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Owl wings inspire noise reduction in wind turbines and aircraft

The turning blades on wind turbines and drones make a noise, as do the airfoils used on planes and helicopters. Most of the nose that arises as an object moves through air originates at the trailing edge as air flowing over and under the object meet. The same is true for the noise that a bird’s wings make as it flies overhead – except, of course, in the case of owls. They are renowned for being able to fly silently.

In a quest to design airfoils that produce less noise pollution, researchers from Xi’an Jiaotong University mimicked the characteristics of owl wings to inform a new design of airfoil that significantly reduces the trailing-edge noise. Details of the study are published today in the journal Physics of Fluids.

“Nocturnal owls produce about 18 decibels less noise than other birds at similar flight speeds due to their unique wing configuration,” said study co-author Xiaomin Liu. “Moreover, when the owl catches prey, the shape of the wings is also constantly changing, so the study of the wing edge configuration during owl flight is of great significance.”

When air flows over the top of an airfoil-shaped surface, it forms a layer of turbulence. Similarly, air flowing underneath also forms a layer of turbulence, and these two layers meet at the trailing edge of the structure. When they meet and air flows back through the trailing edge, it scatters and radiates noise. 

The wing feathers of owls form a serrated edge at the trailing end of the wing, and this is thought to minimize turbulence and the associated noise. Previous studies have explored the use of serrated trailing edges and found that the serrations effectively reduce the noise of rotating airfoils. However, the noise reduction was not universal, depending heavily on the way in which the airfoil was used.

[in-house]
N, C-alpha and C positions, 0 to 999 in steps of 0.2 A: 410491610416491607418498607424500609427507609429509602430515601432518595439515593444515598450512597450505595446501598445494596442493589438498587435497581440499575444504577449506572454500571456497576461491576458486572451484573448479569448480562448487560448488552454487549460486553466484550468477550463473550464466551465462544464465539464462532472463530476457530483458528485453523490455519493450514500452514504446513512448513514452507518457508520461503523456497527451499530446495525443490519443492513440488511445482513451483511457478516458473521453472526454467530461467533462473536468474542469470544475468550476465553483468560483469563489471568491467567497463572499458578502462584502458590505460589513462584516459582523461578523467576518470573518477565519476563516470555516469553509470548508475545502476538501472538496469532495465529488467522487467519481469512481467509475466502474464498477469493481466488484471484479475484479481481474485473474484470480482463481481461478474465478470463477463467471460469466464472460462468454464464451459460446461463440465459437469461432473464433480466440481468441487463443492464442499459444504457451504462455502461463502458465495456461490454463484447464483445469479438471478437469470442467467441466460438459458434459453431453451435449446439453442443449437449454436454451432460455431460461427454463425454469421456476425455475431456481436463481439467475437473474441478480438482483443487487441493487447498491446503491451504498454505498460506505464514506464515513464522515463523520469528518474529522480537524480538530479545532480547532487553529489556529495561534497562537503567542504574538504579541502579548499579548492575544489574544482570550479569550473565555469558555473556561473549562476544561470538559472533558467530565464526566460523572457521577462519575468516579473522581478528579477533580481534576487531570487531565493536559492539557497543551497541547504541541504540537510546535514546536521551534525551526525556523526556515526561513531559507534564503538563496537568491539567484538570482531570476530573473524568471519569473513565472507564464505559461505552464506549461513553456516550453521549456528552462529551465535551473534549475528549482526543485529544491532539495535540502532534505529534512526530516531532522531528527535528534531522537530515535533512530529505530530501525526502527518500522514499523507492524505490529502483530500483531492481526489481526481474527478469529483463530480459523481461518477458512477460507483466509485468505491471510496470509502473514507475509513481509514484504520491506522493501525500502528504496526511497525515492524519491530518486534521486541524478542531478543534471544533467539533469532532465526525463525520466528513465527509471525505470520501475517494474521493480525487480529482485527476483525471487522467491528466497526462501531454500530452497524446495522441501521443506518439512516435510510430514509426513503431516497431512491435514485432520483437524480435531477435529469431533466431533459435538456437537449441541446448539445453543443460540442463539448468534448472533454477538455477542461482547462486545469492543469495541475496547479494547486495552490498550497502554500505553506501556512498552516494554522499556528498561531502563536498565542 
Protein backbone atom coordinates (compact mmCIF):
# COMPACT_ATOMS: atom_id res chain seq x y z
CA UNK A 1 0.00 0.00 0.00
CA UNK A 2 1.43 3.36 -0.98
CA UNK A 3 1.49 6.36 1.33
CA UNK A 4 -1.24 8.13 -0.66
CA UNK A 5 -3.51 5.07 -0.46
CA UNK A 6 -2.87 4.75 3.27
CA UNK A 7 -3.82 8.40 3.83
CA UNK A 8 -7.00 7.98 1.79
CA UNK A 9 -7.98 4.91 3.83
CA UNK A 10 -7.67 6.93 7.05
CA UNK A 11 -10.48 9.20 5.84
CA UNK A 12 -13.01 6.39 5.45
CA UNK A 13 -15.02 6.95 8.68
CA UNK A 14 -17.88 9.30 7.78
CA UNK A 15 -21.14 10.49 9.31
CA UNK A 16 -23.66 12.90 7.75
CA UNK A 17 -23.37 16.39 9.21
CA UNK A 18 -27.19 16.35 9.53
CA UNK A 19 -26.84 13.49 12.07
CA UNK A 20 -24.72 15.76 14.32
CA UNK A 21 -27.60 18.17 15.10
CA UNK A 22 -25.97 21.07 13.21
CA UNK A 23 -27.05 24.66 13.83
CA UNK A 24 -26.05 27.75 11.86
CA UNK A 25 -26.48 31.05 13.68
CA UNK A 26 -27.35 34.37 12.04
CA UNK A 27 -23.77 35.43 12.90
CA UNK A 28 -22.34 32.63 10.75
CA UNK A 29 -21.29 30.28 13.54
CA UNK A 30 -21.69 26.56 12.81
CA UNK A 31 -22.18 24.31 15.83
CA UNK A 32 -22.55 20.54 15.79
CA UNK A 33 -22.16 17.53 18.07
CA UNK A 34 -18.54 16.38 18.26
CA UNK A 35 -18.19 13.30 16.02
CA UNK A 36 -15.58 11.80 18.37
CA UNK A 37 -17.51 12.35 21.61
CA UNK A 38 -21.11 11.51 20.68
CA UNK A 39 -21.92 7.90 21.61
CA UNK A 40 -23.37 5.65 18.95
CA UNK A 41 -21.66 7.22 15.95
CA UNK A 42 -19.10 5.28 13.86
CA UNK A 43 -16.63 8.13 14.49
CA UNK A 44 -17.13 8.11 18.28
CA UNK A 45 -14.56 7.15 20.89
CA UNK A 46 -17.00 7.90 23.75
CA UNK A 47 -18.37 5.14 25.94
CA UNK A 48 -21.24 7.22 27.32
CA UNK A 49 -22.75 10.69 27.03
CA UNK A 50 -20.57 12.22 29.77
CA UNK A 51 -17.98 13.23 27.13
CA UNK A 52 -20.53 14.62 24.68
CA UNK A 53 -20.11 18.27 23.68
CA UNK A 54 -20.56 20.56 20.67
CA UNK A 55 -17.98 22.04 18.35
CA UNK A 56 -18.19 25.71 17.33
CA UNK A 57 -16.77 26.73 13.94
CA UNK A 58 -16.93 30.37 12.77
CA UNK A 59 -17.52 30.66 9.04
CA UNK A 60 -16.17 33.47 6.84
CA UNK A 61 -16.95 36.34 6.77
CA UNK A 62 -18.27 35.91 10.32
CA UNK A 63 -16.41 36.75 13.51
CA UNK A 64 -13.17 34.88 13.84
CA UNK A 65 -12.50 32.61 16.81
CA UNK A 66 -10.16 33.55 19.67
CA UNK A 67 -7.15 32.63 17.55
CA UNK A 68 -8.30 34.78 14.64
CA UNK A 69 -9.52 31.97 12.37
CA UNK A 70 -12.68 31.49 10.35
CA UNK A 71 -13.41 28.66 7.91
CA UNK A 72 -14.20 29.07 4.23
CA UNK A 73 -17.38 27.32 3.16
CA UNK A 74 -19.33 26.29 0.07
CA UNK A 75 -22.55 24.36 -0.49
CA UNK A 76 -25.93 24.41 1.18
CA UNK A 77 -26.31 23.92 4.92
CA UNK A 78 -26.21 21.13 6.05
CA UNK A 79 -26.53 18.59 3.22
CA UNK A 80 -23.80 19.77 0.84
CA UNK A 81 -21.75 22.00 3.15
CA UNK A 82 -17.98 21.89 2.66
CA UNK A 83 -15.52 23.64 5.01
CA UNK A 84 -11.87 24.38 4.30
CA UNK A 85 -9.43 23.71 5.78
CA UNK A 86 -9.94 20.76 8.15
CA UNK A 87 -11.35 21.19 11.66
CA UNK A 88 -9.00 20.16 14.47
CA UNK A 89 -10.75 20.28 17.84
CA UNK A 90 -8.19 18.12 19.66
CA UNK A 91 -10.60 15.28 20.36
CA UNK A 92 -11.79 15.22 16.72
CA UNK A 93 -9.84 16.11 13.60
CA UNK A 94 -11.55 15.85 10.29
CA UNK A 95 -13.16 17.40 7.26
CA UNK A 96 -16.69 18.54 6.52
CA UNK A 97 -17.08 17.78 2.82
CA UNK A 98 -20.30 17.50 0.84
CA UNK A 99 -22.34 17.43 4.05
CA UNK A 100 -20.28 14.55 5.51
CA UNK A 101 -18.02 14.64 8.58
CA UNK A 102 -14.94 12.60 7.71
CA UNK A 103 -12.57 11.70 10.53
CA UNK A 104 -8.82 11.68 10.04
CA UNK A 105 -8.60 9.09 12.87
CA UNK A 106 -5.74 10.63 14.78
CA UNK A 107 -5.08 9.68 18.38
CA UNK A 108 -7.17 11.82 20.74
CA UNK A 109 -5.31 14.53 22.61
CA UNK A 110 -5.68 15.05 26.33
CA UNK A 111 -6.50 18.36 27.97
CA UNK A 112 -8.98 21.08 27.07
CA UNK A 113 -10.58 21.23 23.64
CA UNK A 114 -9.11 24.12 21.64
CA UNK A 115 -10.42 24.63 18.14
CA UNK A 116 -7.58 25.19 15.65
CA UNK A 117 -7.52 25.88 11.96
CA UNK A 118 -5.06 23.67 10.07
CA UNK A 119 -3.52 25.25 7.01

“At present, the blade design of rotating turbomachinery has gradually matured, but the noise reduction technology is still at a bottleneck,” said Liu. “The noise reduction capabilities of conventional sawtooth structures are limited, and some new non-smooth trailing-edge structures need to be proposed and developed to further tap the potential of bionic noise reduction.”

The researchers used noise calculation and analysis software to conduct a series of detailed theoretical studies of simplified airfoils that had characteristics reminiscent of owl wings. They applied their findings to suppress the noise of rotating machinery.

The study showed that improving flow conditions around the trailing edge of the airfoil and optimizing the shape of the edge did suppress the noise. The experts also found that asymmetrical serrations reduced the noise more than symmetrical serrations. 

However, the extent of noise reduction varied with different operating conditions, so the scientists emphasized that the airfoil designs should be further evaluated based on the specific application for which they would be used.

For example, wind turbines have complex incoming flow environments that require a more general noise reduction technology. Examining noise reduction techniques under the influence of different incoming flows would make their conclusions more universal.

The researchers believe their work will serve as an important guide for airfoil design and noise control in the future.

By Alison Bosman, Staff Writer

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